but what does this brown middle-aged body
know? I have no idea what it means
to be free in that way.
All I know is the overcooked marlin
in front of me, the nonalcoholic cocktail
commingling with ice and lemon wedge. I know
invisibility in public spaces, and the self-
imposed weight of the world, the weight real
and imagined. I know of busy
mashed potatoes and sautéed spinach.
I know what my well-traveled friends
would call trivial problems:
having to pay for solitude.
I know this meal, the imported sparkling
water in a long-stemmed glass.
Growing Up DC
On Lebaum street in winter
a dog steals a little girl’s gloves
kids slide down hills
on cardboard sleds
sand and snow slush under galoshes
the little girl cries
her big sister
tries to chase the dog
tries to temper chaos
for a moment the little girl loses
sight of her sister
the world is small
the world starts at Lebaum
and ends at Martin Luther King Avenue
the little girl is small
the little girl is the world
to her sister
the world is the little girl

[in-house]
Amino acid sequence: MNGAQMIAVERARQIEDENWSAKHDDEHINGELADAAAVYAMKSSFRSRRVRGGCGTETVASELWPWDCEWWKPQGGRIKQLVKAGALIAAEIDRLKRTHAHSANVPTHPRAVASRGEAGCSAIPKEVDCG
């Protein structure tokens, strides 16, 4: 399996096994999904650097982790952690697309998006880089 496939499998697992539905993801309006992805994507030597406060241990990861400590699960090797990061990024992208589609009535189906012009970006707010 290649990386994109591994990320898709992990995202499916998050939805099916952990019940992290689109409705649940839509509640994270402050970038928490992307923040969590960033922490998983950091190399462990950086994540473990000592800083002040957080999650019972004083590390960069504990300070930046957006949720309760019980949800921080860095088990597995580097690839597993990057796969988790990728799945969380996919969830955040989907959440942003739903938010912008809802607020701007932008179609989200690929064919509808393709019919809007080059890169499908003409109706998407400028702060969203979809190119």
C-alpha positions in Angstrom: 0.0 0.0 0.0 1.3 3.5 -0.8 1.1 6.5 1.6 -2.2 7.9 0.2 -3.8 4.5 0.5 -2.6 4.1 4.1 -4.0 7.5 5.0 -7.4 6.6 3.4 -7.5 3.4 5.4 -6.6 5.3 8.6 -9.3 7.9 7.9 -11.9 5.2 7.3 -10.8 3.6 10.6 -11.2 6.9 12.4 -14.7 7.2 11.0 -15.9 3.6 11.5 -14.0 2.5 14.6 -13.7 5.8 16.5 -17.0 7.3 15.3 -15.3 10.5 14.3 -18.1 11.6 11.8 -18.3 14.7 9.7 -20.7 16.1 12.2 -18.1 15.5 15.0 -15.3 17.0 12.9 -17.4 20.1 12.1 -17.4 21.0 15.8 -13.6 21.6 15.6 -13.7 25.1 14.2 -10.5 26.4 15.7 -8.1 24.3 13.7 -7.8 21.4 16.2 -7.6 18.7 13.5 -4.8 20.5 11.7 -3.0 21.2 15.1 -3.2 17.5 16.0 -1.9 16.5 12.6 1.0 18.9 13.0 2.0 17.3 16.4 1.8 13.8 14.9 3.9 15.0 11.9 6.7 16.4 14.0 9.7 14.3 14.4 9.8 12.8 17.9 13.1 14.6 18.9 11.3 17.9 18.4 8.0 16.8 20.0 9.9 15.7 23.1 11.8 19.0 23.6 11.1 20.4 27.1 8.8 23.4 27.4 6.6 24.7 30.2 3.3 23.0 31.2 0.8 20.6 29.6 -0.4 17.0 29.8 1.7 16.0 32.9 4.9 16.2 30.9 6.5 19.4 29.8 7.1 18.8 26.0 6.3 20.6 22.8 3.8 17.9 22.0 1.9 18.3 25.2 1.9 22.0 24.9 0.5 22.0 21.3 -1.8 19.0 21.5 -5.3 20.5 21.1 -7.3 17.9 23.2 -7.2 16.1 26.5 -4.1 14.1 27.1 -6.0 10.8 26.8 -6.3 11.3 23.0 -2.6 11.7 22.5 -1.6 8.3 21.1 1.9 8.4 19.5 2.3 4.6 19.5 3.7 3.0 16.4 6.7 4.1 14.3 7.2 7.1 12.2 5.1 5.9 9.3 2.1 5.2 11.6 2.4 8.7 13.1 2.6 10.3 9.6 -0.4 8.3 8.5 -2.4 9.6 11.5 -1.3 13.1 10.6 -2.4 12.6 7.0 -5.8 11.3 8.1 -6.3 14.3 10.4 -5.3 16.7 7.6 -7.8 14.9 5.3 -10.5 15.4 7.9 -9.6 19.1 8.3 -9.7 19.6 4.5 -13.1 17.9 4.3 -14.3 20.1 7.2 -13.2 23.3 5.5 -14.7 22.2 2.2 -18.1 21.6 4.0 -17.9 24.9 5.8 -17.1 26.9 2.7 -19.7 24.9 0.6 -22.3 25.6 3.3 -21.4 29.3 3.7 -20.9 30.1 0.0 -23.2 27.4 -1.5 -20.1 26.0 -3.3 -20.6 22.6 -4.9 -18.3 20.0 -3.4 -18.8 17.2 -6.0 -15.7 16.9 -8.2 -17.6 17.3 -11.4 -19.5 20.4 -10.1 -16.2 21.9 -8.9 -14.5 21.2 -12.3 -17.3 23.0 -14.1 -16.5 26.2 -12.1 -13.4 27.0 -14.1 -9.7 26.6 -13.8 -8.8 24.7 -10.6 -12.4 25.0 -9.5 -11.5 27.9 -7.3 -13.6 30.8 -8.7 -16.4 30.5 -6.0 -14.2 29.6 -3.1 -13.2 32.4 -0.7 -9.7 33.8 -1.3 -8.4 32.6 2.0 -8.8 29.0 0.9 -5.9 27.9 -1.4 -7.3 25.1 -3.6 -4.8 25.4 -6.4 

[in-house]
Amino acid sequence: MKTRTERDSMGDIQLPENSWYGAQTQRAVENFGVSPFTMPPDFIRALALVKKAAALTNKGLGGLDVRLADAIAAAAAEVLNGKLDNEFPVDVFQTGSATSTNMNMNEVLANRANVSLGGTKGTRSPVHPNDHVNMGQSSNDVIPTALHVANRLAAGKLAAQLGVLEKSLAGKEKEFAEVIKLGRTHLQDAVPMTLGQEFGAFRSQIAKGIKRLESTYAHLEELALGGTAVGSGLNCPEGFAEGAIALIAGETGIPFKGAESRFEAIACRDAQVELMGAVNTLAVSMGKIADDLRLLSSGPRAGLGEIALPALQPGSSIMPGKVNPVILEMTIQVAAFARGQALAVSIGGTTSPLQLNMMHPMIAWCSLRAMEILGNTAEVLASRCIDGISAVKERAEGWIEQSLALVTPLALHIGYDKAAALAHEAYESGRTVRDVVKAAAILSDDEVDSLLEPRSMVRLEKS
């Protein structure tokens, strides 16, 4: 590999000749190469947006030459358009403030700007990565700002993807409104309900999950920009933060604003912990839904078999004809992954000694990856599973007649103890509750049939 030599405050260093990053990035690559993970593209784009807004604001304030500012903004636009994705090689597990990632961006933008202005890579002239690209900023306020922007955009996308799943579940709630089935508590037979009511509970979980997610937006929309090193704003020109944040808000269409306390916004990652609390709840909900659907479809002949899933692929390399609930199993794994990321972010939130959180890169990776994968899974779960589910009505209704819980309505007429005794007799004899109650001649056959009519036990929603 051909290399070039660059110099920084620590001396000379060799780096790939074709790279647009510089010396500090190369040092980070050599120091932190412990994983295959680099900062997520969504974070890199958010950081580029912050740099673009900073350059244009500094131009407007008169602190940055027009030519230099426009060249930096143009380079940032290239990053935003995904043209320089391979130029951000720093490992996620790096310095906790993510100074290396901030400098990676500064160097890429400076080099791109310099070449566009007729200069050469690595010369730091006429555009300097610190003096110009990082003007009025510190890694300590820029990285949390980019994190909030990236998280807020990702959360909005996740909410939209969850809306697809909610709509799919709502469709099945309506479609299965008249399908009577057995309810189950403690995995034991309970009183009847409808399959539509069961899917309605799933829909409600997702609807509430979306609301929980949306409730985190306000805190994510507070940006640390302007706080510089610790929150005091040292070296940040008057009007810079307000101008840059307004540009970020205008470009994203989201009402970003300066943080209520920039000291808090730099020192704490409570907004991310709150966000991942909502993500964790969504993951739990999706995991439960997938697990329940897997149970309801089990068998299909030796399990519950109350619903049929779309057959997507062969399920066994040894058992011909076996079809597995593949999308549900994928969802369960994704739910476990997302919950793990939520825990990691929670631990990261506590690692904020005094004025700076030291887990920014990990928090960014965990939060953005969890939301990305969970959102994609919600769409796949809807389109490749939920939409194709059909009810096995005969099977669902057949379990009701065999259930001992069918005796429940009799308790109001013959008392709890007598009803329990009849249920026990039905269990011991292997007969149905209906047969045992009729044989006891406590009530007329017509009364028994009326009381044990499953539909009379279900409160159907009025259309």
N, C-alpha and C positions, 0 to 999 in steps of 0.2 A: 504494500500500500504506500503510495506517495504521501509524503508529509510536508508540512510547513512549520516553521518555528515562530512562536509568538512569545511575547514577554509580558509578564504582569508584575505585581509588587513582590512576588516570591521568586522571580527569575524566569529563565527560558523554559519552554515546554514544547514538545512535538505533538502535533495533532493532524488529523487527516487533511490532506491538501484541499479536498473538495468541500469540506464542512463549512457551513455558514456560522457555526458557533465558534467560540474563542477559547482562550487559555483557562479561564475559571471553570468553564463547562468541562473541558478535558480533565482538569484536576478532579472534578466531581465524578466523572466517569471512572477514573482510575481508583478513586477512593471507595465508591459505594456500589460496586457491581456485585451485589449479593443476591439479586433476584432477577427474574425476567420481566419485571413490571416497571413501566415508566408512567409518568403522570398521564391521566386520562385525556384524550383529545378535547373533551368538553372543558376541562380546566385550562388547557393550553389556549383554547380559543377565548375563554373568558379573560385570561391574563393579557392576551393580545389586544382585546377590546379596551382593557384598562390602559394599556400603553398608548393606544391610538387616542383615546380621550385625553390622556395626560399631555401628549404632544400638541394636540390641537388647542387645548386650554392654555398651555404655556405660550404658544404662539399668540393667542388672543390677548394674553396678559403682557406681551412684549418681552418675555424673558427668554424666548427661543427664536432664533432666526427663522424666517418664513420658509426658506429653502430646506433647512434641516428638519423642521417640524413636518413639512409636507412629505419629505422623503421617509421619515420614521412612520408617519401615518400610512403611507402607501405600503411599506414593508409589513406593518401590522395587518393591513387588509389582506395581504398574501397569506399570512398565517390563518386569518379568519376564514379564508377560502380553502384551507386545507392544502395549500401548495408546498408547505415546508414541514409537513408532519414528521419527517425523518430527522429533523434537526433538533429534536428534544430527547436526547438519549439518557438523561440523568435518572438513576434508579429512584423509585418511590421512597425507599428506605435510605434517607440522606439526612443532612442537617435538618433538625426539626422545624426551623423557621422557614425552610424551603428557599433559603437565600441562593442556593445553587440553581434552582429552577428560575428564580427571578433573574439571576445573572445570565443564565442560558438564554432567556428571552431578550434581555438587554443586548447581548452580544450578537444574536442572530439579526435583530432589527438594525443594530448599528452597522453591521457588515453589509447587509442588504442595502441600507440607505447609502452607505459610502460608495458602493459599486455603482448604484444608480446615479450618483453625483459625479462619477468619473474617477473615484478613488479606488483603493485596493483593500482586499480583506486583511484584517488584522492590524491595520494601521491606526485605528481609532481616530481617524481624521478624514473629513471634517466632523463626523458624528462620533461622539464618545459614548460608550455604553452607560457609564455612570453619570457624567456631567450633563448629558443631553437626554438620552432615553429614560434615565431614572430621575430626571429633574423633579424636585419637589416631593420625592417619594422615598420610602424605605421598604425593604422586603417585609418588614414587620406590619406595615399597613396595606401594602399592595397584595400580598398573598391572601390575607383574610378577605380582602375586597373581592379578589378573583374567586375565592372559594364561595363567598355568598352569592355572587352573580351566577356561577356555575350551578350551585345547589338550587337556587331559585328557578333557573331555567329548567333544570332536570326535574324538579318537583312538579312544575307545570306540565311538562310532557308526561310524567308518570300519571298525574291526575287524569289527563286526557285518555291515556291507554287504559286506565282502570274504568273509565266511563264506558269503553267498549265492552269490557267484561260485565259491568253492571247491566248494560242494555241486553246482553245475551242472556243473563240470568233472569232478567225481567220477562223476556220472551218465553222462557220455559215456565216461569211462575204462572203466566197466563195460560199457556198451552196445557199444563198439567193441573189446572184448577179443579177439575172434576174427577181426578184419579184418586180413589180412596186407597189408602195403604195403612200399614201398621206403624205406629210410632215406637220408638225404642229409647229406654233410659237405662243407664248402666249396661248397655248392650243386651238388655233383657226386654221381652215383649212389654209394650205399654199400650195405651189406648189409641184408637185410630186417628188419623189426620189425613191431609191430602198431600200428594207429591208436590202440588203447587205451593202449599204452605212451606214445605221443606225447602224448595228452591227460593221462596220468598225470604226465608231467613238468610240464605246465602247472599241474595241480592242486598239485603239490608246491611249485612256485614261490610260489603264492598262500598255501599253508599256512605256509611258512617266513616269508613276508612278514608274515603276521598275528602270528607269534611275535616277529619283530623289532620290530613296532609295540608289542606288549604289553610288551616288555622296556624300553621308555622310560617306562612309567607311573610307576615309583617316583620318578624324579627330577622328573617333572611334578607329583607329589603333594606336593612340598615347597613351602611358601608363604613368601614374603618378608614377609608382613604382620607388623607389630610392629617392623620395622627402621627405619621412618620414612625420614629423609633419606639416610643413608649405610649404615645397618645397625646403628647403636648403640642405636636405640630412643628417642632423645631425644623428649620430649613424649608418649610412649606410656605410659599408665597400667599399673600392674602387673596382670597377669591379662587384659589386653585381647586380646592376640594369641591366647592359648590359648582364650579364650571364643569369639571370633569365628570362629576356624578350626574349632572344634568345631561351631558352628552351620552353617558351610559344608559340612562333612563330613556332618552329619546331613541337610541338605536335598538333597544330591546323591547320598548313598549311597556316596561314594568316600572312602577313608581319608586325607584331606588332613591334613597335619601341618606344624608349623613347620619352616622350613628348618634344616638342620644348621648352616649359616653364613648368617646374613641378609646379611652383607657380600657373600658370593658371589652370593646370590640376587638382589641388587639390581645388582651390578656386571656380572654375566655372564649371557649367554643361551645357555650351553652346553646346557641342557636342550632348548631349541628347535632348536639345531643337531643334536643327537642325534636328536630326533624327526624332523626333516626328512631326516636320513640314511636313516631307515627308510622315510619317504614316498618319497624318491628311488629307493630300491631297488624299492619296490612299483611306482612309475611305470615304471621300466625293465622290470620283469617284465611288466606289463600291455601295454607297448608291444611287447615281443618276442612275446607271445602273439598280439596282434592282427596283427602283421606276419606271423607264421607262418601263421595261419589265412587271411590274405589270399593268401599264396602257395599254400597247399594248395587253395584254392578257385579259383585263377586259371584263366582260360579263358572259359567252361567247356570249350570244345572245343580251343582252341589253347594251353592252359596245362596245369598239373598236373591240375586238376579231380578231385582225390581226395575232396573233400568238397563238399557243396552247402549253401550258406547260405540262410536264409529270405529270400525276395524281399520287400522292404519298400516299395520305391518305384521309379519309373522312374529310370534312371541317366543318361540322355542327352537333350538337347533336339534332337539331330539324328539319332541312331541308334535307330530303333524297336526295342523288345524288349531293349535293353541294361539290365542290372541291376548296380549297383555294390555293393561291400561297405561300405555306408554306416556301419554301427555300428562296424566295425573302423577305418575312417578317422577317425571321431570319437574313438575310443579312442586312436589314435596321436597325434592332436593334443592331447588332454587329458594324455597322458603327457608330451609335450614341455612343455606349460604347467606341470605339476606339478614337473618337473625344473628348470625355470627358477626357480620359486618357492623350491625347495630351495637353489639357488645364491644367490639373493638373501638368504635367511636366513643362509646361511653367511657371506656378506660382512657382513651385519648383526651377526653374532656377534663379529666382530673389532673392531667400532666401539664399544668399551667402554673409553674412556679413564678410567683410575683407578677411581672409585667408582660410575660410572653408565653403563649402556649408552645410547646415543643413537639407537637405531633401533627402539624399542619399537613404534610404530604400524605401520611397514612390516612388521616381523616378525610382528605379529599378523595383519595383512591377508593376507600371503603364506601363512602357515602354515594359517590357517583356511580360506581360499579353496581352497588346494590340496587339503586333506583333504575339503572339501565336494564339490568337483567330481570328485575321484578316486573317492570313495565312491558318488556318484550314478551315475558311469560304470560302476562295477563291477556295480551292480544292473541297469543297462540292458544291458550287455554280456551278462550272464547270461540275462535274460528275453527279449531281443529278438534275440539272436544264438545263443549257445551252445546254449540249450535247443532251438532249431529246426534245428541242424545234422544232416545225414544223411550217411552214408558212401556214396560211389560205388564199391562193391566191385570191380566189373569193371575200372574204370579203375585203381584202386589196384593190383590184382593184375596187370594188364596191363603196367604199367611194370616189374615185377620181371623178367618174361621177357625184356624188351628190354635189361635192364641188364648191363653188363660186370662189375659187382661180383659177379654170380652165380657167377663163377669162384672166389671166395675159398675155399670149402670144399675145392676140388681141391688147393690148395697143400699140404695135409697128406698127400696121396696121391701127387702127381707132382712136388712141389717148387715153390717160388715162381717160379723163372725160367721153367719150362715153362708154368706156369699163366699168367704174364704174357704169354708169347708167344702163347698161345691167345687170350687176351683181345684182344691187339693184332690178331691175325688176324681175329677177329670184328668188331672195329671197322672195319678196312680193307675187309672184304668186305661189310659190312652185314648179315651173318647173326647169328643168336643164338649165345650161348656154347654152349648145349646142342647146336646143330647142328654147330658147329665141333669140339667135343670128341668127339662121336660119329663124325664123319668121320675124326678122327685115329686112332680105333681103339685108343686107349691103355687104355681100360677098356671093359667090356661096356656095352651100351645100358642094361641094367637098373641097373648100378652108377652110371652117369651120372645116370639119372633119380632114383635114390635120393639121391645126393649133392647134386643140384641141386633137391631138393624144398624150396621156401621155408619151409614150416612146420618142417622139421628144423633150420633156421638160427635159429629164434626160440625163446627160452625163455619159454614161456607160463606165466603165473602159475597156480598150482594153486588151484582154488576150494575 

the girl stands on the sidewalk
in a world where dogs
take the little things
and leave a small part of her bare
while others take what they can
the little girl waits
and watches while everyone
around her moves
Like a hawk guarding its nest,
Moms sat surveying the courtyard
on Hartford Street. Elbow resting
gently on windowsill. She’d sit
night after summer night watching
children play and addicts stumble up
and down steps, watching them go inside
one of many metal doors. It’s said
she was hit by lightening once, bolt
zeroing in on her third floor apartment
window, zapping her down to the bone,
confirming her invincibility, changing
her brown hair root to end red.
Elegy for Chocolate City
Her city used to be sweet, dark
luxury, but some streets were sour,
known for their bitter taste.
Her city was sublet, many names
on the lease; native nonnatives;
her name was clinched fist.
Her city was ambassador of Quan.
Quan lived on MLK near the asylum.
Some seek asylum from politicians’
wet dreams, dreams of sitting on top
a hill, a hill too high for people like her
to climb, a climb with a steep decline,
a decline steeper than rent, rent subsidized
by bodies and grime, grime at the bottom
of basins. The Basin is not far from Lincoln;
Lincoln freed the slaves, and slaves built
the city; the city built slaves and placed
them in projects; projects were night;
night’s soundtrack was bullets;
Bullets changed their name to Wizards;